"Unless all the mitigating circumstances and moving factors are factored in, nobody has an idea how much this will cost," Goode said. "I think restaurants will have difficulty saying 'we're in' unless somebody has a clear understanding how much they have to be in for, and determining how many restaurants are involved will help determine what the division of the cost could be. And we don't have the answers to those questions at the moment."

"We're spending a lot of time on this, and what if (only) three restaurants are interested?" he asked. "I'd rather work with those three restaurants and help them figure out a way of expanding their seating than expand to the entire 53rd Street corridor."

At the Tuesday meeting, local restaurant representatives were interested in closing the street but expressed concern about the money necessary to do this.

"I know on 53rd Street, the sidewalk space is not much. If we were to put tables out there, you'd probably be looking at three tables, in order to keep social distancing laws in place," said Gianni Colamussi of the Valois Cafeteria, 1518 E. 53rd St. "I like the idea of blocking roads off, as I do see that more, and blocking parking lots off."

Acknowledging that the pilot programs are beginning elsewhere in the city, he added, "I think it's obviously a good idea for restaurants just for the simple fact that people will have that normalcy, and if they see that they can have that normalcy in other places, that's where they're going to go, and it will take business away from Hyde Park and 53rd Street.”

Hairston asked whether retailers on 53rd Street also should contribute to fund the barricades. With social distancing still in effect, she cautioned against envisioning closures akin to the many festivals that typically take place in the area.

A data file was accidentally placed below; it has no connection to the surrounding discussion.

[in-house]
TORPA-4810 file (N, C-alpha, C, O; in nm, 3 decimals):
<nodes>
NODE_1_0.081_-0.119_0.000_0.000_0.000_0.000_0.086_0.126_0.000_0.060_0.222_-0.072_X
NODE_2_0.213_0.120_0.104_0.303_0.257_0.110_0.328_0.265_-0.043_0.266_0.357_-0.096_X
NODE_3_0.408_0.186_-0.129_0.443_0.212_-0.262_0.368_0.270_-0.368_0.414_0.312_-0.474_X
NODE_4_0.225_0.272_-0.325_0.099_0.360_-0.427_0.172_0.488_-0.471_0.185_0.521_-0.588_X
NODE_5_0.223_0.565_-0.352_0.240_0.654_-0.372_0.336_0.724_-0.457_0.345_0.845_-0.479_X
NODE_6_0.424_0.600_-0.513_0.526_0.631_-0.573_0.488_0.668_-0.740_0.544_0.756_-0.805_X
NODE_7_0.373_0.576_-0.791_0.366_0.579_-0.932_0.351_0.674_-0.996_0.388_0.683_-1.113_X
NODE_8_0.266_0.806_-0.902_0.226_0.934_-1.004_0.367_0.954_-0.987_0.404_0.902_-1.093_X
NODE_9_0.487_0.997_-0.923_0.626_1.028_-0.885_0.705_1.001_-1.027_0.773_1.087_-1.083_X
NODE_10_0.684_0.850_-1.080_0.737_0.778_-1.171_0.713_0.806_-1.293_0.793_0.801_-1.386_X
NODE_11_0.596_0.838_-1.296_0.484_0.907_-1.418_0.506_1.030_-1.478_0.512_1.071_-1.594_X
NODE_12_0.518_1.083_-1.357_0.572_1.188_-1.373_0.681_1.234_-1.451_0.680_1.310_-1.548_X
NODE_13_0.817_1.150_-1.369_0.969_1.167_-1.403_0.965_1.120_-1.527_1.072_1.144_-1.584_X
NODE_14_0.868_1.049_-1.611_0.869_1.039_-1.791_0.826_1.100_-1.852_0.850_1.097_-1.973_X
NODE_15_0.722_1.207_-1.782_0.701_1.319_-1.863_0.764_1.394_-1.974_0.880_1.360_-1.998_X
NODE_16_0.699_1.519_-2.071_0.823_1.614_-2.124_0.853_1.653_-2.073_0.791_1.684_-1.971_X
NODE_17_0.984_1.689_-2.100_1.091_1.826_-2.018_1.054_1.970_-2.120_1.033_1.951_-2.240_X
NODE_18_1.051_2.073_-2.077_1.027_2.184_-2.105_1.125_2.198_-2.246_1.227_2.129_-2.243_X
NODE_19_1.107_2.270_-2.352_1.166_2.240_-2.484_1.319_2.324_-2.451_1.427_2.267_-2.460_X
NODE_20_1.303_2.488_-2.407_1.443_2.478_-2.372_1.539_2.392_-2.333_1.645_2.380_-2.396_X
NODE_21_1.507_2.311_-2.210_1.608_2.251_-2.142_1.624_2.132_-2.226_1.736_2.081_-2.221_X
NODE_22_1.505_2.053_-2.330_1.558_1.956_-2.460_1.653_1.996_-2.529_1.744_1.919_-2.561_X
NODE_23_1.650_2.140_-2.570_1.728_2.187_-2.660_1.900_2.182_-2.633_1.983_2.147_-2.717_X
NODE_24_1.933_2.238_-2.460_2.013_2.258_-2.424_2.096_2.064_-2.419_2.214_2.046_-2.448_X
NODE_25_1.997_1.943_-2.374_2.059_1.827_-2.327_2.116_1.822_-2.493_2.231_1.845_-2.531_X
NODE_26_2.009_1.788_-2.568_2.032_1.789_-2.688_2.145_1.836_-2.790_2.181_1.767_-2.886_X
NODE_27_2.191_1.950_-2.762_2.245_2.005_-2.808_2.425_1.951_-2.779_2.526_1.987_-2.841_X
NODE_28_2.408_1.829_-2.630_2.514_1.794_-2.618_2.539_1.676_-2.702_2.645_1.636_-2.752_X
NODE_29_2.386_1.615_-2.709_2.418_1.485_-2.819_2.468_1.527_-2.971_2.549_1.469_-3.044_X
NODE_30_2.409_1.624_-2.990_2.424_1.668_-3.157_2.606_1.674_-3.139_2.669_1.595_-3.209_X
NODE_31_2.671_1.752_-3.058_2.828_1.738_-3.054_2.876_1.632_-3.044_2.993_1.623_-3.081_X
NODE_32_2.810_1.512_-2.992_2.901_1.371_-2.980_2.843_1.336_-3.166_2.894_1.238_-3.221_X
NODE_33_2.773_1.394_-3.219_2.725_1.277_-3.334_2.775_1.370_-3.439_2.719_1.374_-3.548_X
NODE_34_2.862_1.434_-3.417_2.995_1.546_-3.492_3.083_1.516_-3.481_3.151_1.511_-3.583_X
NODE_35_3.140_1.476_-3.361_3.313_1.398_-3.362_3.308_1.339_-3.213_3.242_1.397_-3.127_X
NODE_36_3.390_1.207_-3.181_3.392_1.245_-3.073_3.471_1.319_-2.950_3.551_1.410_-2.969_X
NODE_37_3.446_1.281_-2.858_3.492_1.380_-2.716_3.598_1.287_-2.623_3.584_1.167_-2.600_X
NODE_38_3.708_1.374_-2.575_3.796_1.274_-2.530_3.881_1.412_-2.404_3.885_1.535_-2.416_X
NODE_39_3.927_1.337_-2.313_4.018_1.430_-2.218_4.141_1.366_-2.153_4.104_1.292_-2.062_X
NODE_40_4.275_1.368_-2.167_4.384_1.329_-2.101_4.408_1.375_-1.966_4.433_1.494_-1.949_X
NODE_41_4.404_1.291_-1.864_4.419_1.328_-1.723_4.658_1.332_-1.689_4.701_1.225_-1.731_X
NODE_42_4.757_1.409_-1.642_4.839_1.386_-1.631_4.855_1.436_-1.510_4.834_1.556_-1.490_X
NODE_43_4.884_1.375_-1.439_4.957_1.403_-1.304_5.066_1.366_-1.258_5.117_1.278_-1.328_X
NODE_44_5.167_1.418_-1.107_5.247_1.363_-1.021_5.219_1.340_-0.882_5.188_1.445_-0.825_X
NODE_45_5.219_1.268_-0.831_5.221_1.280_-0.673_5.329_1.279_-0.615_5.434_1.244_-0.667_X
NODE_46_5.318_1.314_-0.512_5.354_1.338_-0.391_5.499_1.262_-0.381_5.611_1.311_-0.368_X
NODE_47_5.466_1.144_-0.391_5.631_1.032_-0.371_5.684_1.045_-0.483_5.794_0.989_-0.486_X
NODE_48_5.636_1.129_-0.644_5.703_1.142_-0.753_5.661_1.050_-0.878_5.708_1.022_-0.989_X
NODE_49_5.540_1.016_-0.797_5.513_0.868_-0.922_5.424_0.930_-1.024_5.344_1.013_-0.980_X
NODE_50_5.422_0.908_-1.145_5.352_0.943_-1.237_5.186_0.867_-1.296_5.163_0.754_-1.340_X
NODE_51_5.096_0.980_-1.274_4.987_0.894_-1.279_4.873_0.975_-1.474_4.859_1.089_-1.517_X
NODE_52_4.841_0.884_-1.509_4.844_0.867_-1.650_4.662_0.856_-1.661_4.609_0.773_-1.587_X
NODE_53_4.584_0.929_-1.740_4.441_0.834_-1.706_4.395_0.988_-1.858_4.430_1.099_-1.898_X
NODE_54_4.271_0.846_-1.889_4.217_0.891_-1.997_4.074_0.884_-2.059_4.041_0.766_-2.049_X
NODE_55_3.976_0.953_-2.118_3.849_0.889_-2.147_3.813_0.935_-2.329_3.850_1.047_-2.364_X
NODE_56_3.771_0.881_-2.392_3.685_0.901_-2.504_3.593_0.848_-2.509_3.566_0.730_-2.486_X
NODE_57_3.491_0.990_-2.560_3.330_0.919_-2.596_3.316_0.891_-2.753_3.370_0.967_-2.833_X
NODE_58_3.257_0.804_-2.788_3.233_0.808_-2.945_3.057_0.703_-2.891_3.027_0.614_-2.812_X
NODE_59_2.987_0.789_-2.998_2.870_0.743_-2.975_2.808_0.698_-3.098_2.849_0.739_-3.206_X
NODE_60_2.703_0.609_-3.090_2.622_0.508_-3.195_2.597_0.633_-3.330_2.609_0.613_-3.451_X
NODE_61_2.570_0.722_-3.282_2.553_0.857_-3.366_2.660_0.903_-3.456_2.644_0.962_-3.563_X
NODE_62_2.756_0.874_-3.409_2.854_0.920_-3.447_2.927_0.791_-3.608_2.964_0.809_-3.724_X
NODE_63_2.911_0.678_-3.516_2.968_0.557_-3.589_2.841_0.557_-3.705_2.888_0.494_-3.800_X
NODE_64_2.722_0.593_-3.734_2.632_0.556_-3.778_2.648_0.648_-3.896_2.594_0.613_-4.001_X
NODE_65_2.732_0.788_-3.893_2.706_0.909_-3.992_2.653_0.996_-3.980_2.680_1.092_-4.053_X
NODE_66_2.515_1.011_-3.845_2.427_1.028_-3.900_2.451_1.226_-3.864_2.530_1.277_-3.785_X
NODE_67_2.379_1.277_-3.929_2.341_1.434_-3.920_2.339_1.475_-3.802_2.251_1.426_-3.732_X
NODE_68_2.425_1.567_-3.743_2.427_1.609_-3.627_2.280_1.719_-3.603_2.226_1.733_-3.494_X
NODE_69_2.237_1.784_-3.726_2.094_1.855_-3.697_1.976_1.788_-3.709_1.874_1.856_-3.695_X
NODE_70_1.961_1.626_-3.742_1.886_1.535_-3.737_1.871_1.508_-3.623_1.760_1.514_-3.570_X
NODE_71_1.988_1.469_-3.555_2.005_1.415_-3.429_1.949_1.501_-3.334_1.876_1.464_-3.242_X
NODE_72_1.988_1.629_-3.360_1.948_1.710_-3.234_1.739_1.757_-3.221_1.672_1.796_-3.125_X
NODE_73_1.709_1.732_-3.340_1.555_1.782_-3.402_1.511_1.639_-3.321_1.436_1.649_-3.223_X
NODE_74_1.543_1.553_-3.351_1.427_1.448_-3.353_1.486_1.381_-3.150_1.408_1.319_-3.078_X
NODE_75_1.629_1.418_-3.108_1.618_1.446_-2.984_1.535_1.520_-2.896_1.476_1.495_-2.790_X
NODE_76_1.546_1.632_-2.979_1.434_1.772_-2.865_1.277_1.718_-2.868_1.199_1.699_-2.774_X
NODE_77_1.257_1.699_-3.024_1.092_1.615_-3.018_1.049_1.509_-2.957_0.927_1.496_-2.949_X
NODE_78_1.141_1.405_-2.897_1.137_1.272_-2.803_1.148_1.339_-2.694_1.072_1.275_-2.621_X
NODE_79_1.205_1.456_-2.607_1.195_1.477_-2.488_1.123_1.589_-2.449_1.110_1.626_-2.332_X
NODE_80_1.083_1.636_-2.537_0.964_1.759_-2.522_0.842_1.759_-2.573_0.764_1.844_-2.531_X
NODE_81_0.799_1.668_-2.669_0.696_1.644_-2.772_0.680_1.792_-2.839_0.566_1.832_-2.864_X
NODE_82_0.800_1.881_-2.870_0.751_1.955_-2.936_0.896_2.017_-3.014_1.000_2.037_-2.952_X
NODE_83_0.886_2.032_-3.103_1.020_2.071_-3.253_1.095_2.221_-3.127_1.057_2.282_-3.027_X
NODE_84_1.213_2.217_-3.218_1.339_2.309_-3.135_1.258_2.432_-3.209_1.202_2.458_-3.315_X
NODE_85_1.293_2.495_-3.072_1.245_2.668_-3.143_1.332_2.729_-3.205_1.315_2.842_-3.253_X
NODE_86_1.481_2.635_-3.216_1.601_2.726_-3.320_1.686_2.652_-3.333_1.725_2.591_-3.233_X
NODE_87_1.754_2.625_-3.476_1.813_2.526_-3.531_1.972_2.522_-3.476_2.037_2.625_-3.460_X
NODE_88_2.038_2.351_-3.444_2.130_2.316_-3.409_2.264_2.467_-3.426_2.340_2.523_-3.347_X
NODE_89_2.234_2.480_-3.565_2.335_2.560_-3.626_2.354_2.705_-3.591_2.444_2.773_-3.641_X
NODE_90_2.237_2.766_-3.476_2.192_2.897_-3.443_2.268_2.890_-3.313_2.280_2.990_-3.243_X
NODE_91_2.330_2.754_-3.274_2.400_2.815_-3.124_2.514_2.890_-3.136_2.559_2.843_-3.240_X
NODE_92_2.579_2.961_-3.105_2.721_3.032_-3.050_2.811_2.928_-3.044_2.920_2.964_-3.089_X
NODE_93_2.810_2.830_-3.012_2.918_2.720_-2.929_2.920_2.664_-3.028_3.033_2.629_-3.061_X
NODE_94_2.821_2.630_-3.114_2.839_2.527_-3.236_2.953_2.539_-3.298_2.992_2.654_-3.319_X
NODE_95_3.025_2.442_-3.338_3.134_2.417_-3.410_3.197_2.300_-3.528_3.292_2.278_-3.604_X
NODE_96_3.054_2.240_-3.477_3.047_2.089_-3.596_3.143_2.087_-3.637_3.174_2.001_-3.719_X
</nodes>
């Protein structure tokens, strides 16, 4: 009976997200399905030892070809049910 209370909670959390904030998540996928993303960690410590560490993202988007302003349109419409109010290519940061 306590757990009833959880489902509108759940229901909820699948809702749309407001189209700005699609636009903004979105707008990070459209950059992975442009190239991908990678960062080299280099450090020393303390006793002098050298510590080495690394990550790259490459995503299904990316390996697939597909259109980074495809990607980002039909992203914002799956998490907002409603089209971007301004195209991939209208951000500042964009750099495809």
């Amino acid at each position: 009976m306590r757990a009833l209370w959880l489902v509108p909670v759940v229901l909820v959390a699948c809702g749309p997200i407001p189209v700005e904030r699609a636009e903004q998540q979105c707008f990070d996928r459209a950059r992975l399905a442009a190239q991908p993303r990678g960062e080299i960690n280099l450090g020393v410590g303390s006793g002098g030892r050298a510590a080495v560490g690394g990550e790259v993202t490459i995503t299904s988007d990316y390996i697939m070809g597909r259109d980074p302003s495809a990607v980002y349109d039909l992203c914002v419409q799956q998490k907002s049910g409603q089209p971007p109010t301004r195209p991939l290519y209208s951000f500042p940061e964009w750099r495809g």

"I think everybody is just trying to figure out what makes good business sense at this point. And since everybody has been impacted, does it make sense to add on all these other expenses when we're just trying to get up and running again?" she asked. "Those that already have space and want to utilize space, they can. Those that want to get space, I think that's good.”

Colamussi again expressed his desire to expand outdoor seating outside of Valois. Every day, he said he gets more calls asking whether they can eat at the cafeteria again.

"If we get some numbers and see what each individual financial responsibility is going to be, then we can take that into the decision," he said. "I don't think anyone's looking for a festival-type of a set-up. I think we're just trying to set ourselves up basically not to fail through these times. These are hard times; it's not going away. It's going to be here all summer."

(1) comment


Close 53rd Street? What the ? It's our main drag. It's stuffed with cars now--where are they all supposed to go? How can we shop and carry everything home without a car if we buy heavy or bulky things? Of all the changes since I moved here in 1974, this is the most ridiculous I've seen. Restaurants last a year at most, constantly changing. All the mom and pop shops where we could get just about everything are closed. And now they want to close the street so those restaurants can block the sidewalks completely as well as car accessibility? That's just crazy. How about more variety in the stores and actively promoting shopping instead of doing the most to kill it!